Let us try and define what third wave coffee is, why the hype and what’s in it for us as consumers?
The term third wave first appeared in 2002 when Tris Rothgeb of Wrecking Ball Coffee Roasters wrote an article about third wave coffee in the November newsletter of the Roaster’s Guild of America. In summary, the article talks about the movement to produce higher quality coffee, which requires direct involvement starting from the farm all the way to the barista. This includes every step of the process such as cultivation, harvesting, processing, packaging and roasting. It also refers to building a stronger relationship between the farmers, traders, buyers, roasters and baristas. Jonathan Gold, an award winning food critic from LA Weekly wrote about the third wave coffee culture in March 2008. He said “The first wave of American coffee culture was probably the 19th-century surge that put Folgers on every table, and the second was the proliferation, starting in the 1960s at Peets and moving smartly through the Starbucks grande decaf latte, of espresso drinks and regionally labeled coffee. We are now in the third wave of coffee connoisseurship, where beans are sourced from farms instead of countries, roasting is about bringing out rather than incinerating the unique characteristics of each bean, and the flavour is clean and hard and pure.”
Today, third wave coffee is widely accepted as an artisanal pursuit of perfection through coffee, wanting to produce the perfect cup. As such, many have considered this fastidious behaviour as being coffee snobbery when in fact it stems from a deeper passion and drive. Most third wave café owners aspire to bring the coffee experience to a whole new level by introducing their customers to subtle aromas, taste and geographical origin differences. Much like wine, terrain plays an important role in the quality of the coffee chain. More often than not, at these cafes, you will notice an emphasis on where the coffee comes from, how it was processed, its varietal, which specific farm it originates from, when it was roasted, and last but not least, the roast profile.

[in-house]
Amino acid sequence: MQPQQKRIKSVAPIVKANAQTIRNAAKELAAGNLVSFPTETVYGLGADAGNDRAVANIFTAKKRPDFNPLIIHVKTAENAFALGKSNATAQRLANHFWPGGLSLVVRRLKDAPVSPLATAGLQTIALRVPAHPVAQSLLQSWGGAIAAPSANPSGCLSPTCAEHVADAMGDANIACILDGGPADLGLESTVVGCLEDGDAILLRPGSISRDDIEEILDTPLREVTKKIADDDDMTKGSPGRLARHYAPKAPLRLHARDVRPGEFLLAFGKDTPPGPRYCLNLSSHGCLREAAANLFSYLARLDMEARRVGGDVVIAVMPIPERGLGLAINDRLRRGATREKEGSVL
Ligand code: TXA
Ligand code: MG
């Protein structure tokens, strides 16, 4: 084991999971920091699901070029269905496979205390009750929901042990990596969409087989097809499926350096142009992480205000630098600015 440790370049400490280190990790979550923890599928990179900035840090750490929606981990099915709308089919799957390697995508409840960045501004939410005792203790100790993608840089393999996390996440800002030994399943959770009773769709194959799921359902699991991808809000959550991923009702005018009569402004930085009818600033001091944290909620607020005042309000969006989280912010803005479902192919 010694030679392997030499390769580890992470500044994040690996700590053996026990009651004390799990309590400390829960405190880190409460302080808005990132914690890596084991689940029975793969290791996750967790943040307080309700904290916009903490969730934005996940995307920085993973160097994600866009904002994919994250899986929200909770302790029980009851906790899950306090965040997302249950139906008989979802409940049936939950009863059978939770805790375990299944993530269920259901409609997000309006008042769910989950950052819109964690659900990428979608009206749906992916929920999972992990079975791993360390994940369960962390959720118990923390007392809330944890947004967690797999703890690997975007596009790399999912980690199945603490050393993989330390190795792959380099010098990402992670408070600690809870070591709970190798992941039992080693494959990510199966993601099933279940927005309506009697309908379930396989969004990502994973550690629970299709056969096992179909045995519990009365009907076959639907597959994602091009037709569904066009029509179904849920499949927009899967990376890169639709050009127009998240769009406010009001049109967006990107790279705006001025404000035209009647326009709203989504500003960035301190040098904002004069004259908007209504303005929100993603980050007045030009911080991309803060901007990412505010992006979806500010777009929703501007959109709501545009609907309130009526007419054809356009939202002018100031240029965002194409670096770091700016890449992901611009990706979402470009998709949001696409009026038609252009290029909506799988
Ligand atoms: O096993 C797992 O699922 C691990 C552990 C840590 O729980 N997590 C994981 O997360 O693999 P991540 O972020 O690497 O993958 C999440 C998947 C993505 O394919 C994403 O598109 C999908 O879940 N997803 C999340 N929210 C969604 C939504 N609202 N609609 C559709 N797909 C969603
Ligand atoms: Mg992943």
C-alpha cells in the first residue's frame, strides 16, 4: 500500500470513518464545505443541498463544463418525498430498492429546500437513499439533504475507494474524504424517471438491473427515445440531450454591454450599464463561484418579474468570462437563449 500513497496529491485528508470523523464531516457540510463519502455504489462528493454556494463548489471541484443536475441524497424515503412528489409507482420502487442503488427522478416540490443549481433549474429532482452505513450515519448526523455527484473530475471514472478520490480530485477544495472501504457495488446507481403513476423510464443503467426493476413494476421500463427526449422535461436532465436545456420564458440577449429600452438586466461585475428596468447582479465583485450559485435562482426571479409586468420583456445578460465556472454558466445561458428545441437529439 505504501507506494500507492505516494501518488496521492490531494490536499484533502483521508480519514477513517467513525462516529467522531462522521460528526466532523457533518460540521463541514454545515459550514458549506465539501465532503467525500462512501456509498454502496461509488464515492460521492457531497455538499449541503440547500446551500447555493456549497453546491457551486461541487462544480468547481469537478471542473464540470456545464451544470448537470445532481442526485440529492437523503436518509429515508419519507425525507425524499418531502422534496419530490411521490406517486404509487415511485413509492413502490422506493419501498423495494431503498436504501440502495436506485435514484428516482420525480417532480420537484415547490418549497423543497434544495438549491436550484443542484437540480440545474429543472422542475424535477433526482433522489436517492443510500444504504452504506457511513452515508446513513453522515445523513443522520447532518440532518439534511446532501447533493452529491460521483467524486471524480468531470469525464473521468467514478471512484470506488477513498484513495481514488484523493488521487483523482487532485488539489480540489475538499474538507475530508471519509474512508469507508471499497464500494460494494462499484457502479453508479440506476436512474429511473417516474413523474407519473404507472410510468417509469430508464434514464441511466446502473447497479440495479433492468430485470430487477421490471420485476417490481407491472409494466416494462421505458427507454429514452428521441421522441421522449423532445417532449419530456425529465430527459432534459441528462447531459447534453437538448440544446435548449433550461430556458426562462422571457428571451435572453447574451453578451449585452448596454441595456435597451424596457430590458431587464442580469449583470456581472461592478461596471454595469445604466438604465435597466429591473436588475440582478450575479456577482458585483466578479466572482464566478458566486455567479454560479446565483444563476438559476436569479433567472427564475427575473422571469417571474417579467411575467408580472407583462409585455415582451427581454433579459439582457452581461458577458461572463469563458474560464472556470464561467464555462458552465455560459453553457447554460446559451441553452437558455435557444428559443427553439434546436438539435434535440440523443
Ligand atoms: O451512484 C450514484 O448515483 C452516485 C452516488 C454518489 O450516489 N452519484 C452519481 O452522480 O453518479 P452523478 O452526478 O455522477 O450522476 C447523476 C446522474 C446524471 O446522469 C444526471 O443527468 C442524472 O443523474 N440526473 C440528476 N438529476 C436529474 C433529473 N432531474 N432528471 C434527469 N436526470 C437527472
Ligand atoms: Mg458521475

To achieve its goals, third wave cafes would indulge in the highest quality of coffee in the market; direct trade coffee or better known as specialty coffee; by investing in better machines and grinders, and demonstrating different brewing methods such as the V60, Aeropress or Syphon coffee. Many baristas at third wave cafes wouldn’t hesitate to introduce you to their favorite coffee and how they best prefer to brew it while highlighting the flavour notes you might taste.
So even if you are new to coffee, a trip to your friendly neighbourhood café might end up becoming an extensive coffee appreciation class. You would probably get a dose of information about their brew ratio, water temperature, steeping time and the best temperature to drink it.
So you say, “As a Consumer, how do I safely evaluate and define a great third wave café? What are the criteria that I have to pay attention to and how would I know if I am paying for quality?
THE JOURNEY: The café you are visiting would have been started by someone who was previously in your position; a consumer. Most of these café owners would probably have a story to tell about how they came into this industry or business. They would also probably have a strong stand about how coffee should be brewed or served.